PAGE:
Sequestration will hit harder in 2014, CAP says


Sequestration will hit harder in fiscal 2014 than it did because cuts will be larger and one-time fixes that mitigated the impacts last year cannot be used again, a Nov. 21 Center for American Progress report says.

Sequestration will cut $24 billion more in 2014 than it did in 2013, because Congress partially repealed the 2013 sequester in the American Taxpayer Relief Act, the report notes. Sequestration is set to cut $109 billion every year, but the legislation reduced the 2013 cuts to $85 billion, CAP says. That means the full $109 billion in sequestration will take place for the first time in 2014.

Some of the tactics the government took to relieve agencies of the burden of cuts won't be available in fiscal 2014, the report adds.

"In some cases, agencies minimized their sequester cuts using budget gimmicks, but those gimmicks only work once. In other cases, agencies drained their reserve and investment accounts to sustain urgent needs, but those accounts need to be replenished later," CAP says.

Those responses work as long as sequestration is just a short-term problem, the report says, but if sequestration continues, the quick fixes will only make things worse down the road.

In one instance, Congress allowed the Federal Aviation Administration to shift funds from an account for airport maintenance to avoid having to furlough air traffic controllers.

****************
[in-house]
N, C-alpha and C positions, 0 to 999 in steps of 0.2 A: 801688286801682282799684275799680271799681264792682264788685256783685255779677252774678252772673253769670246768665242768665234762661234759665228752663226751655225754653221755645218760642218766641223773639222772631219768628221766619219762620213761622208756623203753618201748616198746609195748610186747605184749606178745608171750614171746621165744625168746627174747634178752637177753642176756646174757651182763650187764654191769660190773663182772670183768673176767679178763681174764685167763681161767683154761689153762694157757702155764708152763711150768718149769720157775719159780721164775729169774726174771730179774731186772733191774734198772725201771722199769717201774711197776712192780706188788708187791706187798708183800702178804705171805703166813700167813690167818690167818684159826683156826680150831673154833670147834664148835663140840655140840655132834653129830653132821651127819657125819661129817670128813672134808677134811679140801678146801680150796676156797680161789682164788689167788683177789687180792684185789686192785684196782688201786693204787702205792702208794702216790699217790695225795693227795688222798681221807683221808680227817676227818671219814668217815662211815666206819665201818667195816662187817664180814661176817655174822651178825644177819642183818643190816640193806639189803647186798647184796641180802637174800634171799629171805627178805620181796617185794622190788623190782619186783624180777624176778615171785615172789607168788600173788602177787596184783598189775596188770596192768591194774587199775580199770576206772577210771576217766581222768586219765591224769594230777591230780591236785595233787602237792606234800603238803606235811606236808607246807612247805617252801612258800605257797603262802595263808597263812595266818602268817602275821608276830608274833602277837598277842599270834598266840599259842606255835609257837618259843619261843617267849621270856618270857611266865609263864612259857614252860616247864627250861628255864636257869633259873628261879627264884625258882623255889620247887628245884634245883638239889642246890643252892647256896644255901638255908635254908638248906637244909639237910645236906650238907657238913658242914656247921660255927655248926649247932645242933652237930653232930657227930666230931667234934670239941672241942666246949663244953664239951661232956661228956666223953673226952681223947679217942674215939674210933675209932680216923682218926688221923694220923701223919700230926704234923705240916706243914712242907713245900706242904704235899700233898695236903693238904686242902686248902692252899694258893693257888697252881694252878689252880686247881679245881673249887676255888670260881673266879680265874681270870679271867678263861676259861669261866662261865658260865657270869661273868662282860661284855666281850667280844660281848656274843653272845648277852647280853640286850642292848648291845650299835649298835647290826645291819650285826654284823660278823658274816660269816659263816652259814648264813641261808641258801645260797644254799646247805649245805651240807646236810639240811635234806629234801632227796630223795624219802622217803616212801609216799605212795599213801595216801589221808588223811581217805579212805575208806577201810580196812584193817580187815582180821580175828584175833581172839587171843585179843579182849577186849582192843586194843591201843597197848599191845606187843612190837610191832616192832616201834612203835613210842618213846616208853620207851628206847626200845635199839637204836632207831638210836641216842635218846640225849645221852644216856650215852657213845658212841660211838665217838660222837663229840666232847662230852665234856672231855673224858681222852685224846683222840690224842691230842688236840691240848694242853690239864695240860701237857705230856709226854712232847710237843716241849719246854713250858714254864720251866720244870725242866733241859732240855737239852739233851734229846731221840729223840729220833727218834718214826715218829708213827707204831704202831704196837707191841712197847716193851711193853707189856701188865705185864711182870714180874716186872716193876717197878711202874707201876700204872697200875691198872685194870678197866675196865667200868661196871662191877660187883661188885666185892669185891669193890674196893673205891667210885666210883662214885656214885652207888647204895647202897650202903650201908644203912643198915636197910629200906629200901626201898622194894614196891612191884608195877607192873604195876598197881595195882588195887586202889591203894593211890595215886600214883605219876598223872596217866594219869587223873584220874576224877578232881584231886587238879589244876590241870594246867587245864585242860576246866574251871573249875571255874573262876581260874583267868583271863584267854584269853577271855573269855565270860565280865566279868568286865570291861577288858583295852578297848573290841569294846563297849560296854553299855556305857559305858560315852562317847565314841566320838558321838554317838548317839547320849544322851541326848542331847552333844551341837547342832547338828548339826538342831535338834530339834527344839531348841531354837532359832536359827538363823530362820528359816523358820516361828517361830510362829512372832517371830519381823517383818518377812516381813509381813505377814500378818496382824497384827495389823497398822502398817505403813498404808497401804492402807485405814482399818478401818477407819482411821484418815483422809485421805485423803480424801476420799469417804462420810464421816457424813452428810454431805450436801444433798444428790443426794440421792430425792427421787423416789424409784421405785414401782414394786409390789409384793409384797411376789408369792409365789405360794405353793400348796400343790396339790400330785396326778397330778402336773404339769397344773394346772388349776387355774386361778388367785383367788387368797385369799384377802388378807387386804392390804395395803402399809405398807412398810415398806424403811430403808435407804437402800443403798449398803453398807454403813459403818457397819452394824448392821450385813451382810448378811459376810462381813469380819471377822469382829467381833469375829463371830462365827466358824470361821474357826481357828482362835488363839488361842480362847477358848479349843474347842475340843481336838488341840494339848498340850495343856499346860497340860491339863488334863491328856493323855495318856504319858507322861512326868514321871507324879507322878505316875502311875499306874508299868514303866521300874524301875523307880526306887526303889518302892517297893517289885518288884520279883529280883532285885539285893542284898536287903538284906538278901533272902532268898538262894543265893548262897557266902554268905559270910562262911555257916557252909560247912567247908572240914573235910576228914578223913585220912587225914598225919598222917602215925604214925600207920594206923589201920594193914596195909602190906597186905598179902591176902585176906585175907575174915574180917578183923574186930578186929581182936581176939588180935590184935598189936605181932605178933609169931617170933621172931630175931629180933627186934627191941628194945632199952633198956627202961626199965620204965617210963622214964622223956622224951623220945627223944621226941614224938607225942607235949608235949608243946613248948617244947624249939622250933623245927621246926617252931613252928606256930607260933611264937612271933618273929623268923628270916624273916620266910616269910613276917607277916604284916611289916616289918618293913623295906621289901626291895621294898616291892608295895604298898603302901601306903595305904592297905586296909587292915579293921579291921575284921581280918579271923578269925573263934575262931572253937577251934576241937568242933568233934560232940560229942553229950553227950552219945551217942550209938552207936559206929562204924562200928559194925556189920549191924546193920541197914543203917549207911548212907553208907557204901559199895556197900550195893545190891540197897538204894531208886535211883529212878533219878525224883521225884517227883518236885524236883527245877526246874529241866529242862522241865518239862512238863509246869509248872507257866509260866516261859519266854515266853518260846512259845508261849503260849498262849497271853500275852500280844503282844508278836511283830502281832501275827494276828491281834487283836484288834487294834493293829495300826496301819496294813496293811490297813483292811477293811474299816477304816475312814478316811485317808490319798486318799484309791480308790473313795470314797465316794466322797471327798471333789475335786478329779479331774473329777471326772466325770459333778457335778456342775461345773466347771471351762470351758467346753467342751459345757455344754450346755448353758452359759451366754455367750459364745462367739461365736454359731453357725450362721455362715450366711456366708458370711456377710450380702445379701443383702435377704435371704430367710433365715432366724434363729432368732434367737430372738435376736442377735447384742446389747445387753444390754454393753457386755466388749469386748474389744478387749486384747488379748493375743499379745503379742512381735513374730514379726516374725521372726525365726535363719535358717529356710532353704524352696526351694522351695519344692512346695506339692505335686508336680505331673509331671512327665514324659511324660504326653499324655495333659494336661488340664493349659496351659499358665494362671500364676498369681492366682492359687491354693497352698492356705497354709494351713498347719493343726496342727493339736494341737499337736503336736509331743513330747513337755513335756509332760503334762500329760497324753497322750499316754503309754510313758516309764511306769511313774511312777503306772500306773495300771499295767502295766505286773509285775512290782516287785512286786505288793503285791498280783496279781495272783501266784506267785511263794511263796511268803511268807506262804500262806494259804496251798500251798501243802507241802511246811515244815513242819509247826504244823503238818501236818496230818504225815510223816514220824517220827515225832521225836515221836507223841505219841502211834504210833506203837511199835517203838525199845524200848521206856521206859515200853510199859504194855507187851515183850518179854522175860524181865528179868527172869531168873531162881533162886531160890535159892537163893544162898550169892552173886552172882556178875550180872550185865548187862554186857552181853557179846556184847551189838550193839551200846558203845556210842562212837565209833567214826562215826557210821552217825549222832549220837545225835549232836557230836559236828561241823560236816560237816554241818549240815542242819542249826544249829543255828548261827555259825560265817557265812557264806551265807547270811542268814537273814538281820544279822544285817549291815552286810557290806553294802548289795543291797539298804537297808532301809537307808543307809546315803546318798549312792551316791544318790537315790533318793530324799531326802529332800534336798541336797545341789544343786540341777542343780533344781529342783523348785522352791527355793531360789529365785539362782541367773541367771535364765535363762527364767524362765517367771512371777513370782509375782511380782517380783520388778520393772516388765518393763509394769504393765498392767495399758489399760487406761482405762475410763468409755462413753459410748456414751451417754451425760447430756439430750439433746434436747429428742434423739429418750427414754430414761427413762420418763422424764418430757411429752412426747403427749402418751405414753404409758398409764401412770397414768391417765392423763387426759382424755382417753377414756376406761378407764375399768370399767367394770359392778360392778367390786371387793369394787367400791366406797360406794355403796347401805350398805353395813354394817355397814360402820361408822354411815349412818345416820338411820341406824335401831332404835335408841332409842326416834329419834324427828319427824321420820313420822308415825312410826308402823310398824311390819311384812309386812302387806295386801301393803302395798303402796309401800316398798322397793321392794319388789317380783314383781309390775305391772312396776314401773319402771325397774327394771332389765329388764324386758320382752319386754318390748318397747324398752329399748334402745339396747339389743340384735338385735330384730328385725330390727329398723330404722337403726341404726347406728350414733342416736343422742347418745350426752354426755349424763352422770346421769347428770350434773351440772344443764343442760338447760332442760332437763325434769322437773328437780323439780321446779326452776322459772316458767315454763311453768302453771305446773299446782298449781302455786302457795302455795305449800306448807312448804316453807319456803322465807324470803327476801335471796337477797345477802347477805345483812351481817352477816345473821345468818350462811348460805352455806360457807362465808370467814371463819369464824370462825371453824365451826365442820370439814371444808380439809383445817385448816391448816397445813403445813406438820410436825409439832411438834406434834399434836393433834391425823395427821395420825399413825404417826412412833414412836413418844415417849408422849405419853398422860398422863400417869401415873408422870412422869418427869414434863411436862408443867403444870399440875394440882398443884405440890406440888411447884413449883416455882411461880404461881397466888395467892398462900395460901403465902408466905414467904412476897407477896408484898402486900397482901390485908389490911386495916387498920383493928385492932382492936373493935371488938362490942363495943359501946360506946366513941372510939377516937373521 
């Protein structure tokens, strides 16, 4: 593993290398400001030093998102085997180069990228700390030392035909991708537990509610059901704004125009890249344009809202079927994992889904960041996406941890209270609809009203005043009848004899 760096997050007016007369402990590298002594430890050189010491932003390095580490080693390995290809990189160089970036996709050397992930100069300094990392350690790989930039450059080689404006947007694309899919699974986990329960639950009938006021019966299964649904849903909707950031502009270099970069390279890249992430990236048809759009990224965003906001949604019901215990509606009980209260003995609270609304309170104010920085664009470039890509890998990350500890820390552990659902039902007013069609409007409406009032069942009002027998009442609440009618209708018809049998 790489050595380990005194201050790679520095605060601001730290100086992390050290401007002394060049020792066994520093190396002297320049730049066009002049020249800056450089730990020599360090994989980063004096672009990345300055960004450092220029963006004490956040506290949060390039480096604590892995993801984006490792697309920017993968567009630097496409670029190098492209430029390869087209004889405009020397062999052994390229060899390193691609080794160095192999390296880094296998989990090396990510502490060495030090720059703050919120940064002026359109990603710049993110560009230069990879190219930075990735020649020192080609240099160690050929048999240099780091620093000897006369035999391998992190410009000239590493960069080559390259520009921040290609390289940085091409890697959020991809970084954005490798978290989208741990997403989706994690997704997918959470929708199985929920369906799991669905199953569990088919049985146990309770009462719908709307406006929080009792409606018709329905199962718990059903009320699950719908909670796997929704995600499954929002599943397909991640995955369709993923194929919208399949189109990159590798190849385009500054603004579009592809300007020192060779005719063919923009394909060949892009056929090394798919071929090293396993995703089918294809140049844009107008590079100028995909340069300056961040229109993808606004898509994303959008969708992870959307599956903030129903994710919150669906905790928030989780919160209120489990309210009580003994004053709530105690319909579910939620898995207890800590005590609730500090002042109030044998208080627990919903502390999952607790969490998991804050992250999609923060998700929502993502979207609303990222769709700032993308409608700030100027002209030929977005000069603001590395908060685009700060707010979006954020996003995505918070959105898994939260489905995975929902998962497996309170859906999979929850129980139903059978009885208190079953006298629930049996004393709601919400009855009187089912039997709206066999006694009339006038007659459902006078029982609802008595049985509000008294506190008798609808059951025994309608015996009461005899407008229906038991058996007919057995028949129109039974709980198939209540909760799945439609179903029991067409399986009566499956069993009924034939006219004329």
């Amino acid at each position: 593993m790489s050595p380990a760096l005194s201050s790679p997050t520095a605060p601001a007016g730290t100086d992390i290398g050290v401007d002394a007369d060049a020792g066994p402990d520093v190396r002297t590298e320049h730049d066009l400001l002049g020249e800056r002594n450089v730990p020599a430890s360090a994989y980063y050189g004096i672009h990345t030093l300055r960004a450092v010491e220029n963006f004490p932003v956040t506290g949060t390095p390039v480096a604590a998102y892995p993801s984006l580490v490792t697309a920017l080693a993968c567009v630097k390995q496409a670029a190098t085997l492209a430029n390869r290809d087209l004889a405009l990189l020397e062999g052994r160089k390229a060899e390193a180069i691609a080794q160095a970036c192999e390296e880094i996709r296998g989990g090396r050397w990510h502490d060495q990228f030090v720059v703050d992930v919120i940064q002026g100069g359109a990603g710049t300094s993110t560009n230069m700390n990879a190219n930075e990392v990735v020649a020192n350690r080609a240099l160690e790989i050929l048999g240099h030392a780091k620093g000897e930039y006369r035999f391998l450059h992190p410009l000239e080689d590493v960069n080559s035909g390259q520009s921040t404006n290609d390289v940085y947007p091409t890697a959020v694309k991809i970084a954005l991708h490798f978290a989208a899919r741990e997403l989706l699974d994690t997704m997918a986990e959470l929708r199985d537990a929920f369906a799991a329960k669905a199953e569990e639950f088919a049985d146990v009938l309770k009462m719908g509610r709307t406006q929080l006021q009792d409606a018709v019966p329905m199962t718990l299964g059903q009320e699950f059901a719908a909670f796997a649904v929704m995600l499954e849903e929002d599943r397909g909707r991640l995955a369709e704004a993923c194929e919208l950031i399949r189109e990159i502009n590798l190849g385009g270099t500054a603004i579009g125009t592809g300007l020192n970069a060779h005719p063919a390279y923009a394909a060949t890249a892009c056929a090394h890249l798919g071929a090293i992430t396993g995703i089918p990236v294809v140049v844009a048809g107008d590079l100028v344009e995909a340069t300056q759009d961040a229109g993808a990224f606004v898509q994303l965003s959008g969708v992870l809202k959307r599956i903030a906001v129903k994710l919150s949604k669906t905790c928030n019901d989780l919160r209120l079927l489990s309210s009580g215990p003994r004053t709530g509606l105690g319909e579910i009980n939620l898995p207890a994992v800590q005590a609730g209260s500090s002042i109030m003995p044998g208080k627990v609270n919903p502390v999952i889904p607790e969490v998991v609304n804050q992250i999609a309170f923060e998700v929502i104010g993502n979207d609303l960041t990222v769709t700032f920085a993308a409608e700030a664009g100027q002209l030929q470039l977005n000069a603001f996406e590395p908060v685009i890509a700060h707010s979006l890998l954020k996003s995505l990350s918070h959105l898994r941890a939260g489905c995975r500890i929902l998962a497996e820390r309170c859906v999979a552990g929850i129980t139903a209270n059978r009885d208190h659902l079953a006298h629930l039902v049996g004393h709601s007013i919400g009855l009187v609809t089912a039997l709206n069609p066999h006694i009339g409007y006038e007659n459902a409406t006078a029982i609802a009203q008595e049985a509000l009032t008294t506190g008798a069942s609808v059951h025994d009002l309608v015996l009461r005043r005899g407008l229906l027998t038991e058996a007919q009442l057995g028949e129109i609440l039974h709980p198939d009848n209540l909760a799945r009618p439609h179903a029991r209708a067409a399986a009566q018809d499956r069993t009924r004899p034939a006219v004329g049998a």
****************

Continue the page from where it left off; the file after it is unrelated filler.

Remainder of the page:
"That makes sense for now, but airport infrastructure needs are piling up, and Congress will eventually have to pay the bill," CAP says.

At the Agriculture Department, sequestration meant furloughs for meat inspectors which would have closed slaughterhouses. Agriculture Secretary Tom Vilsack estimated that meat-industry workers would lose $400 million in wages when their plants closed and warned that beef and poultry would become scarcer for consumers, the report says.

To prevent the furloughs, Congress postponed maintenance on USDA facilities and cut one-time grants for school equipment in order to transfer extra money to the Food Safety and Inspection Service, the report says.

"For now, meat inspectors remain on the job, but one-time grants can only be cut once, and maintenance cannot be deferred forever," CAP says.

Those fixes came under the assumption that sequestration was a short term glitch, the report says.

 "But if sequestration becomes the new normal, all of these quick fixes will have only made things worse for the American people," CAP says.

For more:
- download the CBO report (.pdf)

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